Emerging Supplement Offers Benefits In Treating Diabetic Neuropathy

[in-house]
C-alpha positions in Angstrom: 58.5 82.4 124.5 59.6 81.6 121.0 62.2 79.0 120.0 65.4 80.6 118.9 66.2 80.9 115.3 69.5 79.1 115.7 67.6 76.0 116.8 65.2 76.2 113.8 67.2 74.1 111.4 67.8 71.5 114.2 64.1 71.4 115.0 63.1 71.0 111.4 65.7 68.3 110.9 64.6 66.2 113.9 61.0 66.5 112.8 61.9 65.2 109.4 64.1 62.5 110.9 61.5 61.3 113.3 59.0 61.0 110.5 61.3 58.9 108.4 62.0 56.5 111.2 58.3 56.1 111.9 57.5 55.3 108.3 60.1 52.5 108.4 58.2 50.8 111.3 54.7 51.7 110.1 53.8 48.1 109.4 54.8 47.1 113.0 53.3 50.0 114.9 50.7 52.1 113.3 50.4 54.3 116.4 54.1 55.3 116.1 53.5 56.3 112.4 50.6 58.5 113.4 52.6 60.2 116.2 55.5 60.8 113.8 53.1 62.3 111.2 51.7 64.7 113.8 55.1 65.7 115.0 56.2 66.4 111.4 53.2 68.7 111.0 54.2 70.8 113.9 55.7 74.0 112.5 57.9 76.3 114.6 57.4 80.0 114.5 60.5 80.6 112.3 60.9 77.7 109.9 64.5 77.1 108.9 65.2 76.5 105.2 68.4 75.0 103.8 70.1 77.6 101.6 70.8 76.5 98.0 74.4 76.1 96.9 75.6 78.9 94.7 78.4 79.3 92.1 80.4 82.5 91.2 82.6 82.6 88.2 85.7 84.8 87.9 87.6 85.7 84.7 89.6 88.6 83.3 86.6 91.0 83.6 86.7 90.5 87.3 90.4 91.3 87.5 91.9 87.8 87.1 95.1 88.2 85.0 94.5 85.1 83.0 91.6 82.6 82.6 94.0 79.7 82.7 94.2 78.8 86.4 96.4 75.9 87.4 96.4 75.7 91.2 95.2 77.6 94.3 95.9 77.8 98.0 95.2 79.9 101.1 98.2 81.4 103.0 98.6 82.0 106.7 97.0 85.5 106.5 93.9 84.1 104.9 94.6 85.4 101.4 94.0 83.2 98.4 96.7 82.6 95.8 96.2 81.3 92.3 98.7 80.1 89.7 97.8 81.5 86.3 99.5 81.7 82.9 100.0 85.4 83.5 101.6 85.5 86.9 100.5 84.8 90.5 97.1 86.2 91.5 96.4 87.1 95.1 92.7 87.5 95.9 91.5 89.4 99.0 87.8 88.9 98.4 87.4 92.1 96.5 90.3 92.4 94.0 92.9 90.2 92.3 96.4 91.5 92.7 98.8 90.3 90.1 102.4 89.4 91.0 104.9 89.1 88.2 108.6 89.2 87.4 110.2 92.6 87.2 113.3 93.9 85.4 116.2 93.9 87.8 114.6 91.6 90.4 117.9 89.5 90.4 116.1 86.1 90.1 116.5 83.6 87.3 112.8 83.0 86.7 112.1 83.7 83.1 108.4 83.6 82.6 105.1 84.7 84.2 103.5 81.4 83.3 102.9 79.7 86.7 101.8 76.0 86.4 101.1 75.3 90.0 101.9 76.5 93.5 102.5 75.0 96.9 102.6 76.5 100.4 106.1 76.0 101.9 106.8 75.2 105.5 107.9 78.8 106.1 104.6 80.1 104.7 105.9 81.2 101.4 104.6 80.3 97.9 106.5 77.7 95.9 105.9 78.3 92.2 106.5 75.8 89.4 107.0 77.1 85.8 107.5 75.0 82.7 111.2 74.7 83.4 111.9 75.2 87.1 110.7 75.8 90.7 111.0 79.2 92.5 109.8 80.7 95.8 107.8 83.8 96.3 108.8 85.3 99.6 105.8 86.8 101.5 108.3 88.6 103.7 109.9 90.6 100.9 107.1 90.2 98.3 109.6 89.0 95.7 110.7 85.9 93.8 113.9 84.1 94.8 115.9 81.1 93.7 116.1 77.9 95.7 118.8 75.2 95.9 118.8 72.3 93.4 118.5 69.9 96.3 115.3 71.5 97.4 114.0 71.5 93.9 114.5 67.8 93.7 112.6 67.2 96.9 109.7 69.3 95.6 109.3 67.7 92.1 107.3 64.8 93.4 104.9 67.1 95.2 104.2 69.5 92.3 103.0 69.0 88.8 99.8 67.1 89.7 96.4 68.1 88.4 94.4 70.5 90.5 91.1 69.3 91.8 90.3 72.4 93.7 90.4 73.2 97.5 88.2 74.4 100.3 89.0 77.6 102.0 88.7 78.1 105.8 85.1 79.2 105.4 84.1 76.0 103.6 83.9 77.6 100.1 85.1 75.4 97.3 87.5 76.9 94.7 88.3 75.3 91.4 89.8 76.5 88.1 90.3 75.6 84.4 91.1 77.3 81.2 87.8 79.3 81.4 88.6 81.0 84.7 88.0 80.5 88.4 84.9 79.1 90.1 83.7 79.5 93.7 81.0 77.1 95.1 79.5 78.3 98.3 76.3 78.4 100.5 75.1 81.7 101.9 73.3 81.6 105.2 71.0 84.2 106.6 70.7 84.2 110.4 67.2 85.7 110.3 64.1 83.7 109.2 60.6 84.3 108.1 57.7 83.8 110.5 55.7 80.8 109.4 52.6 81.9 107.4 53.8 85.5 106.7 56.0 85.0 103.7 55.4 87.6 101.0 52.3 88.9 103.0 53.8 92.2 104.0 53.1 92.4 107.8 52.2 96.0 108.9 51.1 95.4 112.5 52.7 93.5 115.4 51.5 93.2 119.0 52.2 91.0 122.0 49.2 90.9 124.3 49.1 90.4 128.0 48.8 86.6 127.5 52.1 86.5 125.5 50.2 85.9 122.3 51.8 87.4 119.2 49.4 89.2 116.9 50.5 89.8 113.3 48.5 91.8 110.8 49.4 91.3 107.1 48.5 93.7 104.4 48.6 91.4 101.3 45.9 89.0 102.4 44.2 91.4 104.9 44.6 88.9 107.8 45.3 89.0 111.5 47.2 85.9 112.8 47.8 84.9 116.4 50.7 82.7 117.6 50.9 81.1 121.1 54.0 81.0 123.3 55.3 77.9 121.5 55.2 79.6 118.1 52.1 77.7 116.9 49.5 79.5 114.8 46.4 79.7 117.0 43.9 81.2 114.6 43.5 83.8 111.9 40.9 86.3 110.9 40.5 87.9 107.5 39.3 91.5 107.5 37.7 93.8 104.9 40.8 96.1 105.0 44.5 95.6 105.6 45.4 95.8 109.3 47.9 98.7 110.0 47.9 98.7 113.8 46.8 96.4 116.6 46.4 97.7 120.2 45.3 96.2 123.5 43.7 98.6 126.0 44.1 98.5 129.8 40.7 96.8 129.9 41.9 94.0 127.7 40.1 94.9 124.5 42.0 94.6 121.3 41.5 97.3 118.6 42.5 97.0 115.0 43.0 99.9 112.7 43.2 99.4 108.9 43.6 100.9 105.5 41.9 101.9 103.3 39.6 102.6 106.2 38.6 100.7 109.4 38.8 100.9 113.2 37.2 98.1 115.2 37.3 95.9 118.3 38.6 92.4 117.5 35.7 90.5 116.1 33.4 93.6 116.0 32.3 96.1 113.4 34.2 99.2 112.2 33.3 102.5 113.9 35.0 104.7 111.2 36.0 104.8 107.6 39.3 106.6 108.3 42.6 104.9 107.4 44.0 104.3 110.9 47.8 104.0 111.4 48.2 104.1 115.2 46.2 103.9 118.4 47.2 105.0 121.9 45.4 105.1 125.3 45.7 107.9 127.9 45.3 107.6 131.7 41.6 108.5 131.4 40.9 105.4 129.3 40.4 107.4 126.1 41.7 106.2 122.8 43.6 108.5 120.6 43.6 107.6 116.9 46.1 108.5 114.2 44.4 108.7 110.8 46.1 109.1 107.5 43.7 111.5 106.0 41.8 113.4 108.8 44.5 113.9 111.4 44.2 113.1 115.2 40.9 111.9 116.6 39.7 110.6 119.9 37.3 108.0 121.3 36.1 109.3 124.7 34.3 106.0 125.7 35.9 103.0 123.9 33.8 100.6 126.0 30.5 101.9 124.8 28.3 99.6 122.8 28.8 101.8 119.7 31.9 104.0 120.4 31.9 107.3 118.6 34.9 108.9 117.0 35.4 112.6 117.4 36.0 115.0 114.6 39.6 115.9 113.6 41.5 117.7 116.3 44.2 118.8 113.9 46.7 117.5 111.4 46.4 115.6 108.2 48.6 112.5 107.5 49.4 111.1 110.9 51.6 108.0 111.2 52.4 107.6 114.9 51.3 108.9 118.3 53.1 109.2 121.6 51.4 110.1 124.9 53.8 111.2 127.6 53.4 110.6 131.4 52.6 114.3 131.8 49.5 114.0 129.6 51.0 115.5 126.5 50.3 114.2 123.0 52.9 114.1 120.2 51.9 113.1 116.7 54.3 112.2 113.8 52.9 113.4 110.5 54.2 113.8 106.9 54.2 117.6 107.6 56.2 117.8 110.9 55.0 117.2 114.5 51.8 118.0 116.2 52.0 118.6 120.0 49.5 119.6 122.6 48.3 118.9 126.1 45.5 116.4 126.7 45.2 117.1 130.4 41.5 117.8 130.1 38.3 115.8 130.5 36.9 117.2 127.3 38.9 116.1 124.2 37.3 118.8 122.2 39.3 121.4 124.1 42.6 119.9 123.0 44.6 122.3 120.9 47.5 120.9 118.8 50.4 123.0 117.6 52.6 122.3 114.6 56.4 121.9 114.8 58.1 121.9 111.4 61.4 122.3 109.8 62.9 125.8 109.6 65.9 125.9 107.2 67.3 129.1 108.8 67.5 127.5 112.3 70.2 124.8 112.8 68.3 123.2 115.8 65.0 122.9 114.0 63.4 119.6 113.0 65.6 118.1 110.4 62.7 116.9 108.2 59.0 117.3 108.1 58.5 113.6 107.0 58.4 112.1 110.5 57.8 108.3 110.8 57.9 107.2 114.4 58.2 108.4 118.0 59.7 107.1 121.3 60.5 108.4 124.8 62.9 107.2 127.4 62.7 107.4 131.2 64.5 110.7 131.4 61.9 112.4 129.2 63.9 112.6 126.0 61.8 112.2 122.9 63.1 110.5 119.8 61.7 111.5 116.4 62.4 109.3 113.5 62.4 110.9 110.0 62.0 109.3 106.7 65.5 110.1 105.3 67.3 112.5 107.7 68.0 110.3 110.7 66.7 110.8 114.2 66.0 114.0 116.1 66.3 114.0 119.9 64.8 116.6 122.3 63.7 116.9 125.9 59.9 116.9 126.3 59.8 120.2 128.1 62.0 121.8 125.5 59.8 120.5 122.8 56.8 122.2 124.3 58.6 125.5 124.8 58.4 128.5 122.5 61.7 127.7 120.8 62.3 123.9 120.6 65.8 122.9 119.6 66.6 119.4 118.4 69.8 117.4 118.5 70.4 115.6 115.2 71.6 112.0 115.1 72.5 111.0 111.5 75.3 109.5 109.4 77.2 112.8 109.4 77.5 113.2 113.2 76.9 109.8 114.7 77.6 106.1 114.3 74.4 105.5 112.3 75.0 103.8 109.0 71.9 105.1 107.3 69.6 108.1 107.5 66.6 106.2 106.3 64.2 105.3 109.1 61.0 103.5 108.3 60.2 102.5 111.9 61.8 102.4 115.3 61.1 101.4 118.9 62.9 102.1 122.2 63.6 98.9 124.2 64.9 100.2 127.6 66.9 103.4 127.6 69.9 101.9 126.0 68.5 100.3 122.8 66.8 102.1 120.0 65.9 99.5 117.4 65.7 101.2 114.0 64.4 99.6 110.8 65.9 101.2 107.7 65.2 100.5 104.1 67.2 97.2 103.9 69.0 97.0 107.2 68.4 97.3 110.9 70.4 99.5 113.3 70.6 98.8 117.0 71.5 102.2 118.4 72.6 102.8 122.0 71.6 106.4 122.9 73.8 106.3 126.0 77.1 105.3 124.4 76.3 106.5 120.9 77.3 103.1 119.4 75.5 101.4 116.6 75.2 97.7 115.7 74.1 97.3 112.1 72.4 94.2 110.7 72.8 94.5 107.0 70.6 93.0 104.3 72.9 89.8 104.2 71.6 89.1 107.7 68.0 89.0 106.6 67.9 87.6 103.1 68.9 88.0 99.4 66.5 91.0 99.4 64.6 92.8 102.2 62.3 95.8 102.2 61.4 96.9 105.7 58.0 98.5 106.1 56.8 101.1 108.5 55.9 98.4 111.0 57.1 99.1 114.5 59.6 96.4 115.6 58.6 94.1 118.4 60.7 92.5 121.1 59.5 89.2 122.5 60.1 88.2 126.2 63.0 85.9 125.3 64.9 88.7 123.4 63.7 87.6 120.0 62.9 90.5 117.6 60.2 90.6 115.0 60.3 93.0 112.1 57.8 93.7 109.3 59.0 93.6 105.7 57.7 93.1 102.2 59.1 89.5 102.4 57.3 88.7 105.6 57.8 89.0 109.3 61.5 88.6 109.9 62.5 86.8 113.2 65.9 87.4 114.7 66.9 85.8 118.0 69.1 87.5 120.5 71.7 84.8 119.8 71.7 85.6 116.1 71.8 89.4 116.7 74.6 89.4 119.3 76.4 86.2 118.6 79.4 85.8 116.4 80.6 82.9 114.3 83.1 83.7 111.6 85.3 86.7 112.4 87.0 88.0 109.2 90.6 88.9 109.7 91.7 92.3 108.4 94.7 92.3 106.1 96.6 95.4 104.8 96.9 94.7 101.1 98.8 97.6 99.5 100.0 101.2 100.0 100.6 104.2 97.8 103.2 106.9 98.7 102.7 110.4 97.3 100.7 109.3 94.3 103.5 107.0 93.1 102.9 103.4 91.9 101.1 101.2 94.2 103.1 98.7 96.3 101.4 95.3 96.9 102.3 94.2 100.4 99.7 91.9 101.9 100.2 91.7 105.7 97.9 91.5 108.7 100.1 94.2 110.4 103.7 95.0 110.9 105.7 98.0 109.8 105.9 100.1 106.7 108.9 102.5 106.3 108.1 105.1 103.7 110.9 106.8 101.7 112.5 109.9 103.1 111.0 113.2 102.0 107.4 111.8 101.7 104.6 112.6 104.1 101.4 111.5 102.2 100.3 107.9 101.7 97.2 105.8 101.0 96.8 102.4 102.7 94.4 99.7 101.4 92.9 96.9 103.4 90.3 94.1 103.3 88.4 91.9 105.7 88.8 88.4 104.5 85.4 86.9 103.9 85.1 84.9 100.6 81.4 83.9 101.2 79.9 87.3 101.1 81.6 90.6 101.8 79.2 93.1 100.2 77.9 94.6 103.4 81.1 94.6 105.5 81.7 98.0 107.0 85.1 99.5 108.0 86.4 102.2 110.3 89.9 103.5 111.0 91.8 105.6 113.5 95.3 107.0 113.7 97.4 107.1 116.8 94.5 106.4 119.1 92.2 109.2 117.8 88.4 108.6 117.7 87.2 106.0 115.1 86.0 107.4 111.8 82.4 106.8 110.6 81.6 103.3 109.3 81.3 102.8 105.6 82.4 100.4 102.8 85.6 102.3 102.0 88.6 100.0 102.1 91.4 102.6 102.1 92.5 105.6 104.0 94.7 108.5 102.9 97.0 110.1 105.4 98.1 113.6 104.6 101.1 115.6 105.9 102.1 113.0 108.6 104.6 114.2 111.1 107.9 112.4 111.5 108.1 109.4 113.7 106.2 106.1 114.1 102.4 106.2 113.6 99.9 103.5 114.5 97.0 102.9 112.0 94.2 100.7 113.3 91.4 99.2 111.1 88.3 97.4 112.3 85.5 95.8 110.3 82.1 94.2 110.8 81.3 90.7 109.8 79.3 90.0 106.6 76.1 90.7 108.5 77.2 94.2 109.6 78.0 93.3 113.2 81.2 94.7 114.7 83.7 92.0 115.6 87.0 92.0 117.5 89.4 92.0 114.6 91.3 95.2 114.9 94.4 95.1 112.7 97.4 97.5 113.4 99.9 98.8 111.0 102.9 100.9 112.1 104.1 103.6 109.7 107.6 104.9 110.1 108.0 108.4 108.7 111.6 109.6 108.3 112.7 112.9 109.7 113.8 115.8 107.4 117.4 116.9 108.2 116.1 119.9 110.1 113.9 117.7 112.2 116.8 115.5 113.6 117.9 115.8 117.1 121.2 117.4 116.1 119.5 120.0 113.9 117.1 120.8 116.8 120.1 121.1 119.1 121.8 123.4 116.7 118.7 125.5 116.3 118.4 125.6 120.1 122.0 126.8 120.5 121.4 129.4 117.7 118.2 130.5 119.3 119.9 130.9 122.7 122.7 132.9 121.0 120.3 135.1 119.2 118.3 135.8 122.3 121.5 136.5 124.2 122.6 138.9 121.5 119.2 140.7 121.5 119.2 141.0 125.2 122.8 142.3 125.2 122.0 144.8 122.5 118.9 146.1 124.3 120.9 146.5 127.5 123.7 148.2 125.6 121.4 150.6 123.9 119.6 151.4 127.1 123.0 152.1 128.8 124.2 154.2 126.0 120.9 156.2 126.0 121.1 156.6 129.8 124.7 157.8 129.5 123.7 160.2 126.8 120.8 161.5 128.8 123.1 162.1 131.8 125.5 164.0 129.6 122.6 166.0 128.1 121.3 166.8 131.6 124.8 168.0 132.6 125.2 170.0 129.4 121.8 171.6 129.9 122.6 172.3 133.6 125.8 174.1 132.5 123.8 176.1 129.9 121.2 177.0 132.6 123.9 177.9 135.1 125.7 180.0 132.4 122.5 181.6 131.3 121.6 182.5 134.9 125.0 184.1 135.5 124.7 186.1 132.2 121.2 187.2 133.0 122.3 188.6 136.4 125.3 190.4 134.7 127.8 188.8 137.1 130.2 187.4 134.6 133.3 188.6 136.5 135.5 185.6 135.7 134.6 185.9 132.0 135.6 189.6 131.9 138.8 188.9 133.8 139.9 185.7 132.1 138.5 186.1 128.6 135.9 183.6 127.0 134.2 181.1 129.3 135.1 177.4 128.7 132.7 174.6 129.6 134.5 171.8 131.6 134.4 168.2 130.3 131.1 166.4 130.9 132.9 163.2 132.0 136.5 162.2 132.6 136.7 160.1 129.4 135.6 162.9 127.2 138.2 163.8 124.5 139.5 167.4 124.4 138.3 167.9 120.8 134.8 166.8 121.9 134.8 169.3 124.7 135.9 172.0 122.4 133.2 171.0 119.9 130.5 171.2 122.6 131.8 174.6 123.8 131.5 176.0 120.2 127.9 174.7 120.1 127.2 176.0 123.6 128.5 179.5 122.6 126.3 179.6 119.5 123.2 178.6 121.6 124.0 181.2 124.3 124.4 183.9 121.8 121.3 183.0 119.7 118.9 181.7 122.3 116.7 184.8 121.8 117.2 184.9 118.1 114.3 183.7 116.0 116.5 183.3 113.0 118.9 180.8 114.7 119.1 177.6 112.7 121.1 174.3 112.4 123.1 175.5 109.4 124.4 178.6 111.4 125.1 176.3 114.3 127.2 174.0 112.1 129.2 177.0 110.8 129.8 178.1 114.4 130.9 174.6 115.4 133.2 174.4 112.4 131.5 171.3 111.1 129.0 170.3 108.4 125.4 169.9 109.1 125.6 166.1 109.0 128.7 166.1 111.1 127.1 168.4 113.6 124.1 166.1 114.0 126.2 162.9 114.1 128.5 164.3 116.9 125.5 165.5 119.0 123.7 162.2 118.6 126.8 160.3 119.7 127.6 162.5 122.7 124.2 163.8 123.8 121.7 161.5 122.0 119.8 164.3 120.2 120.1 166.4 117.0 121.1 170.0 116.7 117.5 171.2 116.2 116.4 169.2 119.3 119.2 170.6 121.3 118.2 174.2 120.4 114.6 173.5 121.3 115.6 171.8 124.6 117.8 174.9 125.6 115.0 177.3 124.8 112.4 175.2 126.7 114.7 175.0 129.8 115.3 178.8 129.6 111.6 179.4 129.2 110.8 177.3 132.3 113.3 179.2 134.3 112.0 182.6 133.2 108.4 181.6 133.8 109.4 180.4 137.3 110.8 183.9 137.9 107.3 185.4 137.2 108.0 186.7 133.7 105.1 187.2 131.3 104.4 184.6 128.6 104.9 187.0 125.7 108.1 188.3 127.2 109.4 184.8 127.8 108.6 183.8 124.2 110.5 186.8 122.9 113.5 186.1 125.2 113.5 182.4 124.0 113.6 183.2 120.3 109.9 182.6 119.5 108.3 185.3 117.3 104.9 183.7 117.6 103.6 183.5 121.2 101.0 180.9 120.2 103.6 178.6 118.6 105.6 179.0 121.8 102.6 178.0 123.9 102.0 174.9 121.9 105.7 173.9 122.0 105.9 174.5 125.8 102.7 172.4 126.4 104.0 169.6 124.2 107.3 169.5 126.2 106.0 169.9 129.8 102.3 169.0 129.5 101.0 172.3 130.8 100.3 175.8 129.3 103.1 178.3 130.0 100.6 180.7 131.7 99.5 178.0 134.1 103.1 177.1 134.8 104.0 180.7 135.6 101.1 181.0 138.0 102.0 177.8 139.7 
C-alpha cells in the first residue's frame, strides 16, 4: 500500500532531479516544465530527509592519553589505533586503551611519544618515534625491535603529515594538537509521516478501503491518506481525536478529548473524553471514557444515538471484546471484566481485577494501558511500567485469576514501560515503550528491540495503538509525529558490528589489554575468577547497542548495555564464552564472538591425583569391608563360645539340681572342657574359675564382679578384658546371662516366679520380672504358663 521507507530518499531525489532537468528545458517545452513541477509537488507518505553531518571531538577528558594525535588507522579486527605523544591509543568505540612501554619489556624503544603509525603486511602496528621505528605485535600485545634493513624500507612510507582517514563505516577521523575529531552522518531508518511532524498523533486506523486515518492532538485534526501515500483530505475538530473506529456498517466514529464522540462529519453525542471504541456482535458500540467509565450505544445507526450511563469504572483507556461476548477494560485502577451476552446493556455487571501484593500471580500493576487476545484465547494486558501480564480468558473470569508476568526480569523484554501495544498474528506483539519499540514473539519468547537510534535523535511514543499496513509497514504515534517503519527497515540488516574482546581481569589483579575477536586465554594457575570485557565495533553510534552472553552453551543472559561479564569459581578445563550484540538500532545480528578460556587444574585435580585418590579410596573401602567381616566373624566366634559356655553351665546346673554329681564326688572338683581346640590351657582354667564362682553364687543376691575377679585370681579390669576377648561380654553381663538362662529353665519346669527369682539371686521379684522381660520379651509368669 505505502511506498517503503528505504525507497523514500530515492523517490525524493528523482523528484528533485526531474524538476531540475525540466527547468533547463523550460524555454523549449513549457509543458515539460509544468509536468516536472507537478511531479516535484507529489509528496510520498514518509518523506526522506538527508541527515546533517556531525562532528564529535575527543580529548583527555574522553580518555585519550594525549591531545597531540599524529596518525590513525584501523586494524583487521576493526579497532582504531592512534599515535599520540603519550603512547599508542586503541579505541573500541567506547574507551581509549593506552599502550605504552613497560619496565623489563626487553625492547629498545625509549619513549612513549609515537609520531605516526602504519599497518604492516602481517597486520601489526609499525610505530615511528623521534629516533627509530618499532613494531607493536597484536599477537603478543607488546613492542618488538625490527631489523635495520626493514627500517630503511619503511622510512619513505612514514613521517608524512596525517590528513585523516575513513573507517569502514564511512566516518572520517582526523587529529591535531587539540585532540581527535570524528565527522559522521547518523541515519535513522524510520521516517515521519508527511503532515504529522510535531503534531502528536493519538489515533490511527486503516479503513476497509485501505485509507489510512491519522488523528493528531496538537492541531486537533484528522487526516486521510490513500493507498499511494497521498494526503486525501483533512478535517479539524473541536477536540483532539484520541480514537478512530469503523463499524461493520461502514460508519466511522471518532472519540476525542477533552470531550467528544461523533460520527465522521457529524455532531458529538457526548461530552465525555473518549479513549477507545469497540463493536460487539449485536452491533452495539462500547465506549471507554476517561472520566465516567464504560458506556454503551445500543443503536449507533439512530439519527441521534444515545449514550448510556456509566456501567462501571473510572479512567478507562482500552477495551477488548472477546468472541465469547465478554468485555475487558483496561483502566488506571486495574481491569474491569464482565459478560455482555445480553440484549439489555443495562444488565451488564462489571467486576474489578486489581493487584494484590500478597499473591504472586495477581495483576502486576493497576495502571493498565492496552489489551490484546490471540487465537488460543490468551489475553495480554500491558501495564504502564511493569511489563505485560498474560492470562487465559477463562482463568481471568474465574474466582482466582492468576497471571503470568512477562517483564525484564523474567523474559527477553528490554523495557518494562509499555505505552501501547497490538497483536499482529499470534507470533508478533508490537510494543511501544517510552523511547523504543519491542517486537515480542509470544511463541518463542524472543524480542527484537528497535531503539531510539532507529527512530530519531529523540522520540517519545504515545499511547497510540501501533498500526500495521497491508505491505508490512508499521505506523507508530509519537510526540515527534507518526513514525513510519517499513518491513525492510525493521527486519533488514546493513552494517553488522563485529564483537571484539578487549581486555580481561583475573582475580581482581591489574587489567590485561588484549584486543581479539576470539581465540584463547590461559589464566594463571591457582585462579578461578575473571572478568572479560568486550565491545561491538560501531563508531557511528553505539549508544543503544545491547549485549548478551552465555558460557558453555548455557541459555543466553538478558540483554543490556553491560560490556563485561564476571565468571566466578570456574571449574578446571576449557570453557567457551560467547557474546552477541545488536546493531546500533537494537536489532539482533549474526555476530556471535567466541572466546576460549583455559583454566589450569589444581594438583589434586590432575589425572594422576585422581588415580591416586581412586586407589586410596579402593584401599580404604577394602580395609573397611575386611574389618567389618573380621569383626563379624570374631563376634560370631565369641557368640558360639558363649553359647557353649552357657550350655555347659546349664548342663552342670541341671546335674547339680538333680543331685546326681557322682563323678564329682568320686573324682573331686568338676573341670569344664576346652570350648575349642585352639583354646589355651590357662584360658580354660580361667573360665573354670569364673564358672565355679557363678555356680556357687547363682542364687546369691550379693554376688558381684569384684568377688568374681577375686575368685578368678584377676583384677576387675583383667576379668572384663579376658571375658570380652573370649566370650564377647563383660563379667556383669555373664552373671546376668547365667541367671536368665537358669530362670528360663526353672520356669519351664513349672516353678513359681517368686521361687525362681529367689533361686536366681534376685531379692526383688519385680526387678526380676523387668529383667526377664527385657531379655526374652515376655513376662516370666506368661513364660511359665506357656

When it comes to adjunctive modalities for the treatment of diabetic neuropathy, podiatrists may want to consider the supplement Metanx (Pamlab). Two podiatrists cite the modality as a safe and effective treatment option for those with diabetic neuropathy. Comprised of 2.8 mg of L-methylfolate, 25 mg of pyrioxal 5’-phosphate (B6) and 2 mg of methylcobalamin (B12), Metanx has been proven to increase nitric oxide (NO) synthesis and improve endothelial function, according to Allen Jacobs, DPM, and Theodore Varoz, DPM, PCPM, DFW. Dr. Jacobs notes that B6 facilitates neural regeneration and B12 is essential for neural function. Dr. Varoz says hyperhomocysteinemia has been “strongly associated” with cardiovascular disease, especially peripheral arterial disease (PAD), and most recently diabetic neuropathy. Dr. Jacobs concurs and notes that Metanx can be effective with homocysteine levels as well. “In addition to a direct neural effect, the components of Metanx are associated with lowering serum homocysteine levels,” explains Dr. Jacobs, a Fellow of the American College of Foot and Ankle Surgeons. With all other factors being equal, Dr. Jacobs says Metanx is typically his “first pharmacologic choice in the management of diabetic neuropathy related signs and symptoms.” In his experience with this medication, Dr. Jacobs says he expects to see some improvement in neuropathic signs and symptoms within eight to 12 weeks. He adds that 30 to 40 percent of his patients are satisfied with relief of paresthesias and dysethesias, or analgesia dolorosa with the medication. Dr. Varoz has also had a favorable experience with this medication in his practice. “In my experience, 80 percent of my patients with diabetes achieve 80 percent resolution of their neuropathic pain,” offers Dr. Varoz. Can It Facilitate Improved Wound Healing? Drs. Jacobs and Varoz also suggest that Metanx may have adjunctive benefit in wound healing. Dr. Varoz says the elevation of NO levels associated with Metanx can facilitate angiogenesis, collagen deposition and the formation of granulation tissue. Dr. Jacobs concurs. “The elevation of NO levels and concurrent improvement in vascular endothelial function with the use of Metanx and similar agents offers the potential to assist in the reduction of microvascular associated pathology, including problematic wound healing,” adds Dr. Jacobs, an Adjunct Associate Clinical Professor at the St. Louis University School of Medicine. A Safe Alternative Pamlab notes that paresthesia, somnolence, nausea and headache have been reported with Pyrioxal5’-phosphate. The company also notes that mild transient diarrhea, itching and transitory exanthema have been associated with methylcobalamin. However, Dr. Varoz and Jacobs agree that Metanx does not have a significant side effect profile. According to Dr. Varoz, the medication is a safe option for patients with diabetes who may be taking multiple medications for systemic diseases. He says Metanx has “minimal risk of harmful drug interactions.” Overall, Dr. Varoz says Metanx “truly enhances our mission in podiatry to save the tips of toes, limbs and lives.” Editor’s Note: For related articles, visit the archives at www.podiatrytoday.com.